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Avon is close to completing its most "ambitious event- marketing initiative ever" by signing a "surprise sponsorship" of the '96 Summer Games in Atlanta, according to Terry Lefton in this week's BRANDWEEK. Sources familiar with the deal put the price tag at $8M, with ACOP granting Avon "rights to Olympic Rings," and Atlanta's Olympic flame logo. Avon also plans to increase its Olympic effort overseas, where sales now account for around two-thirds of overall revenues, by purchasing sponsorships from at least eight more countries -- in Europe, Latin America and Asia. Avon is reportedly looking for an ex-Olympian spokesperson for a "campaign with an expected theme of women, teamwork, and achievement." According to Lefton, the sponsorship "furthers Avon's attempts to position itself as THE women's company, as Avon hopes to "launch a series of Olympic-themed health and beauty product lines" (BRANDWEEK, 2/20).
An audit by Price Waterhouse for the Metropolitan Atlanta Olympic Games Authority says that the $1.58B cost of the '96 Games will be covered by ACOG's fund raising, but the firm forecasts only a $32M cash cushion beyond that, down from a $60M estimate in January '94. The margin would still be within an "acceptable range" of 5% of the committee's uncommitted revenue, or 2% of the total budget. Robbie Pound of Price Waterhouse says the "next five months are critical" for ACOG. ACOG COO A.D. Frazier disputed the audit, saying that Price Waterhouse found a smaller cushion "because it is less confident than he is about some revenue projections." Frazier says around 60% of ACOG's forecasted revenues have been committed (Melissa Turner, ATLANTA CONSTITUTION, 2/21). Frazier said upcoming announcements regarding sponsorships "should brighten the financial forecast" (Lyle Harris, ATLANTA CONSTITUTION, 2/20). NATIONAL PROFILE: According to Dave Griesing in this week's BUSINESS WEEK, ACOG must "move swiftly" with signing up remaining sponsorships to keep their pledge that the Games would go on without public funding. Many "would-be" global sponsors have "balked at the original $40M asking price for 10 major categories" -- as of now, no domestic auto company has signed on -- and ACOG President Billy Payne has had to sell "smaller bits of turf" in close to 50 different categories (BUSINESS WEEK, 2/27 issue).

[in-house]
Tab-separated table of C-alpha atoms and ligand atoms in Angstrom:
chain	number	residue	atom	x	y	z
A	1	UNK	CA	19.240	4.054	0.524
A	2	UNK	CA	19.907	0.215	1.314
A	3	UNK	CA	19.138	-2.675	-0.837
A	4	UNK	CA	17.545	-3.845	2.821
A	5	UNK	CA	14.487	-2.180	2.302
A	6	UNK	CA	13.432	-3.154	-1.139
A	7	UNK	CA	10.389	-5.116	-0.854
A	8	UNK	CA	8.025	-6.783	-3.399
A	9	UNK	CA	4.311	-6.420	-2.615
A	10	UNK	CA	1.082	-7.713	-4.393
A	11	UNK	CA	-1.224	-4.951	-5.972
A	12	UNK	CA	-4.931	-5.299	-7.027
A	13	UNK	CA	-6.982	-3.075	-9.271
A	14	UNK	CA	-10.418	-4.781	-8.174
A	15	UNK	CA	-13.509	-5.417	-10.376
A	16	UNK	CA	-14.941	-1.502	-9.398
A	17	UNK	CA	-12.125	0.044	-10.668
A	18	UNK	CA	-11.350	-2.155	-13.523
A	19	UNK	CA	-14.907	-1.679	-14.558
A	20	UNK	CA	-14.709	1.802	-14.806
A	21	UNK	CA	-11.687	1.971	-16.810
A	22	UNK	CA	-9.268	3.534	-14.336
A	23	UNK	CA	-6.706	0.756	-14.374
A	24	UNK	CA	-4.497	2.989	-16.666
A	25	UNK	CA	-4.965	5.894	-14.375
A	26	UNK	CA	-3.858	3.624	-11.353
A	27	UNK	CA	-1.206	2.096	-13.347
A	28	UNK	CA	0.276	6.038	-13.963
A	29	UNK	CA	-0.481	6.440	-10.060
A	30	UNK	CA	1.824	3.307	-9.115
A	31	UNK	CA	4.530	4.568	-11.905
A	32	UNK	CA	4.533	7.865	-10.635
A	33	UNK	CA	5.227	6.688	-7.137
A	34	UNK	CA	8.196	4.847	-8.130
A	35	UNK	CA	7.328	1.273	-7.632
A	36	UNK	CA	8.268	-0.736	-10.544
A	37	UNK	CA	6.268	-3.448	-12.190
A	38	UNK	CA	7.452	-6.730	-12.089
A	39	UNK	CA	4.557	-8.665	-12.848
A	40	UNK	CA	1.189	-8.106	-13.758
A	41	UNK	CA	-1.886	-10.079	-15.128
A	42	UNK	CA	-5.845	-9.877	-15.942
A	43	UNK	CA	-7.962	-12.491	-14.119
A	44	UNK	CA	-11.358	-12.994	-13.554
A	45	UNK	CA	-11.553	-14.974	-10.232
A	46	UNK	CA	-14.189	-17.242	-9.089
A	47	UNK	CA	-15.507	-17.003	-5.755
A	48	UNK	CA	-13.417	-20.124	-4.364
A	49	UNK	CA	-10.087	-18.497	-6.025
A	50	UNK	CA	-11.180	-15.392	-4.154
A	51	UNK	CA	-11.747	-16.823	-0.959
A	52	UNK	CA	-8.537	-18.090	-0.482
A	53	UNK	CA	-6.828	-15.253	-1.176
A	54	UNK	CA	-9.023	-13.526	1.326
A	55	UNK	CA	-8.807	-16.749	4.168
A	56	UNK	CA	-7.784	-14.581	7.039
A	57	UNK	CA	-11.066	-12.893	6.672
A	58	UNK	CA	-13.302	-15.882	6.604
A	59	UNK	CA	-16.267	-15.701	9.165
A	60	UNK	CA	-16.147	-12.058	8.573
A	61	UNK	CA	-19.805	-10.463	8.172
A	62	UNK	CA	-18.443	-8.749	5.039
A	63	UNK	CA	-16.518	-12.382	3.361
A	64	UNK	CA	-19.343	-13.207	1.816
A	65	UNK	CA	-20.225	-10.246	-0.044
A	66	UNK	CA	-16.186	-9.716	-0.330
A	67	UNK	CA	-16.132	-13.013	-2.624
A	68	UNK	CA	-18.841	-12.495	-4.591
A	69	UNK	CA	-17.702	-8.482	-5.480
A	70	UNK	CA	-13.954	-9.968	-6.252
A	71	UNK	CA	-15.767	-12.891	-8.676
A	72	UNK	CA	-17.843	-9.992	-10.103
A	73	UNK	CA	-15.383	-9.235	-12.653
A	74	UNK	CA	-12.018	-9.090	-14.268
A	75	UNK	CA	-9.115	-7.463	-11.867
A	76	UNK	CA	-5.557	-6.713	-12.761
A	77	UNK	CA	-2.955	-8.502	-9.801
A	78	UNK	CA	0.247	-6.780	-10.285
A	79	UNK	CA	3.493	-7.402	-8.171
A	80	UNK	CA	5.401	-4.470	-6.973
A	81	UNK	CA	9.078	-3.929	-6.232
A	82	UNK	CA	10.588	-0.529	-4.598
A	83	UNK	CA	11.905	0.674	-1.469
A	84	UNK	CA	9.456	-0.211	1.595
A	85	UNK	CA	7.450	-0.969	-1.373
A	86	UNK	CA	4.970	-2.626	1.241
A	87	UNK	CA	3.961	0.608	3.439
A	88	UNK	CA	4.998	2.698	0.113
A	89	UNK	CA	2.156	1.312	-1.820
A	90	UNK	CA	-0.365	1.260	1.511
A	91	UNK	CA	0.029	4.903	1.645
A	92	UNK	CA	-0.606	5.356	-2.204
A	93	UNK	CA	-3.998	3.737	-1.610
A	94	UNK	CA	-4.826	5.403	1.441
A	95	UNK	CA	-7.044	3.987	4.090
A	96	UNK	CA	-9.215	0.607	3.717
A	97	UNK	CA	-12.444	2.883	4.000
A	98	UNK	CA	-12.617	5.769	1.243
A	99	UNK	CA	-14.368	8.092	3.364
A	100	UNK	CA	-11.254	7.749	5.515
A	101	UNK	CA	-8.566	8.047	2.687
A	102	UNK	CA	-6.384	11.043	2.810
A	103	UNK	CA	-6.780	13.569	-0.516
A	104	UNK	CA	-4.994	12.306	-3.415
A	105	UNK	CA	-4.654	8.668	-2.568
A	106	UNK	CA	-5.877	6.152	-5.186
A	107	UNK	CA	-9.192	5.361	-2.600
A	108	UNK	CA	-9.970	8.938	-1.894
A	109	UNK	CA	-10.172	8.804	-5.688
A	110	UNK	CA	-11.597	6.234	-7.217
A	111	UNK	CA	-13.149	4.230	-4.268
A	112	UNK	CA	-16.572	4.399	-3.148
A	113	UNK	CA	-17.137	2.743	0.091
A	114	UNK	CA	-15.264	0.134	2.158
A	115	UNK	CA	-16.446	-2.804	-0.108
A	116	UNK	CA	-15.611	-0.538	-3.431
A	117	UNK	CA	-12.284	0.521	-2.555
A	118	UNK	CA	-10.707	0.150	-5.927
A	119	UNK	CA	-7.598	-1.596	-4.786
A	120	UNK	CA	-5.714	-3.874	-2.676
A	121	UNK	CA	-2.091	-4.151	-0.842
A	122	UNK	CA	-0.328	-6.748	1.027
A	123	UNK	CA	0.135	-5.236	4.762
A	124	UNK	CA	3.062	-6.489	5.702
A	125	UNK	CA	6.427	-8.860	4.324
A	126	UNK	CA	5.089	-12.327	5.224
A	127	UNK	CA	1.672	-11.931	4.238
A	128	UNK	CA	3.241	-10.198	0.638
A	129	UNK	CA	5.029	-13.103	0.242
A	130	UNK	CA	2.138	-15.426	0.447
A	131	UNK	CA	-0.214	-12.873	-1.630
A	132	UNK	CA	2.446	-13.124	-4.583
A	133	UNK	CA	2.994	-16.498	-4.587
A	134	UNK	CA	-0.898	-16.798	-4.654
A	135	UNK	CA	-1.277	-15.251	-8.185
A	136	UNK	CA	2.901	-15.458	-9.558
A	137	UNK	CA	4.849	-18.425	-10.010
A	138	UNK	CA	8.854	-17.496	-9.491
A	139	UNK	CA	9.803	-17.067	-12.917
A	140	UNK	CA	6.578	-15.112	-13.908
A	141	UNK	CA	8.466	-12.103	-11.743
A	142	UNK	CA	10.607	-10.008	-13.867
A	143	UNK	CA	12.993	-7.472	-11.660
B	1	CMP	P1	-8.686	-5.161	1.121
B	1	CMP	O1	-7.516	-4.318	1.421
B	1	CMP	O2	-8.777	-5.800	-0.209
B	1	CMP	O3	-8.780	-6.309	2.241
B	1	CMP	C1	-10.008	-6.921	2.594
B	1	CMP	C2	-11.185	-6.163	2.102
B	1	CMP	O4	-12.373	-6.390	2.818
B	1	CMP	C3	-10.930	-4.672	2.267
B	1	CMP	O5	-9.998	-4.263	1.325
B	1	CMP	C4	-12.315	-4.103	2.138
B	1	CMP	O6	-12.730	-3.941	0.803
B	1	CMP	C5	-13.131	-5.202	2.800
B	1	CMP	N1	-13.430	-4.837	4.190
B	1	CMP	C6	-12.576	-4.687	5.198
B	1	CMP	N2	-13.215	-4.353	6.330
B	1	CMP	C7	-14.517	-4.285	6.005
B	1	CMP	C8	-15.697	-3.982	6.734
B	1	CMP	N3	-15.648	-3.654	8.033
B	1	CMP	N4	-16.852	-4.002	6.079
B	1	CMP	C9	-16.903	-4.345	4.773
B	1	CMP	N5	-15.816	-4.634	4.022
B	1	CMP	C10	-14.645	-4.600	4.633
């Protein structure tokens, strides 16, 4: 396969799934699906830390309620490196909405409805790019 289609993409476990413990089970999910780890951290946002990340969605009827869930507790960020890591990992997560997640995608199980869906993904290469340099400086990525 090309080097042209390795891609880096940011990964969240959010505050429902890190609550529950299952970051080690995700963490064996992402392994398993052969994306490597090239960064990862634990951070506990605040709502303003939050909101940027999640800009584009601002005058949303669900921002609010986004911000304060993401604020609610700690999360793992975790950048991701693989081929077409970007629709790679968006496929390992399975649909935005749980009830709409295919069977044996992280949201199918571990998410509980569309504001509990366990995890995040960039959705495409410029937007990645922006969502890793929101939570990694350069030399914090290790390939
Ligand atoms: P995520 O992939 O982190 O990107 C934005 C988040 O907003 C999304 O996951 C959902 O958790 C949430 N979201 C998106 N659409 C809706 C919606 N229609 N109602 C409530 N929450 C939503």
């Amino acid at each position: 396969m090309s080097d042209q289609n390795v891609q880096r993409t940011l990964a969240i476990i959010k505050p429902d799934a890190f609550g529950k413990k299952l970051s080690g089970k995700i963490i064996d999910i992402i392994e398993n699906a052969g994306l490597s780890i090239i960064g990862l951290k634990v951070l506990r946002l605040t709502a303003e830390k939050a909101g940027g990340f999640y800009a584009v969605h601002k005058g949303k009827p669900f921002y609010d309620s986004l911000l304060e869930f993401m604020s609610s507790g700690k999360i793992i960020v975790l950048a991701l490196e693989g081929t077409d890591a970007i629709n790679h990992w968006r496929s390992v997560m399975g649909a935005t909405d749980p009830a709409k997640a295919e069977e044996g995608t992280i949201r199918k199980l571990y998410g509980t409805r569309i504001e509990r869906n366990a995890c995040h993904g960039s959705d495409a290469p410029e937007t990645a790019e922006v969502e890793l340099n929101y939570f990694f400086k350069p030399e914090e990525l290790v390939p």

ACOG announced its "Olympic Patron Program" yesterday that will allow fans to purchase a $50,000 package of 64 event tickets, parking passes, access to housing in private homes and "patron credentials." Also available: luxury suites ranging from $10,500 for a six-seat box at one of the soccer venues to a $1.32M 54-seat suite at Olympic Stadium. (Michael Hiestand, USA TODAY, 2/21).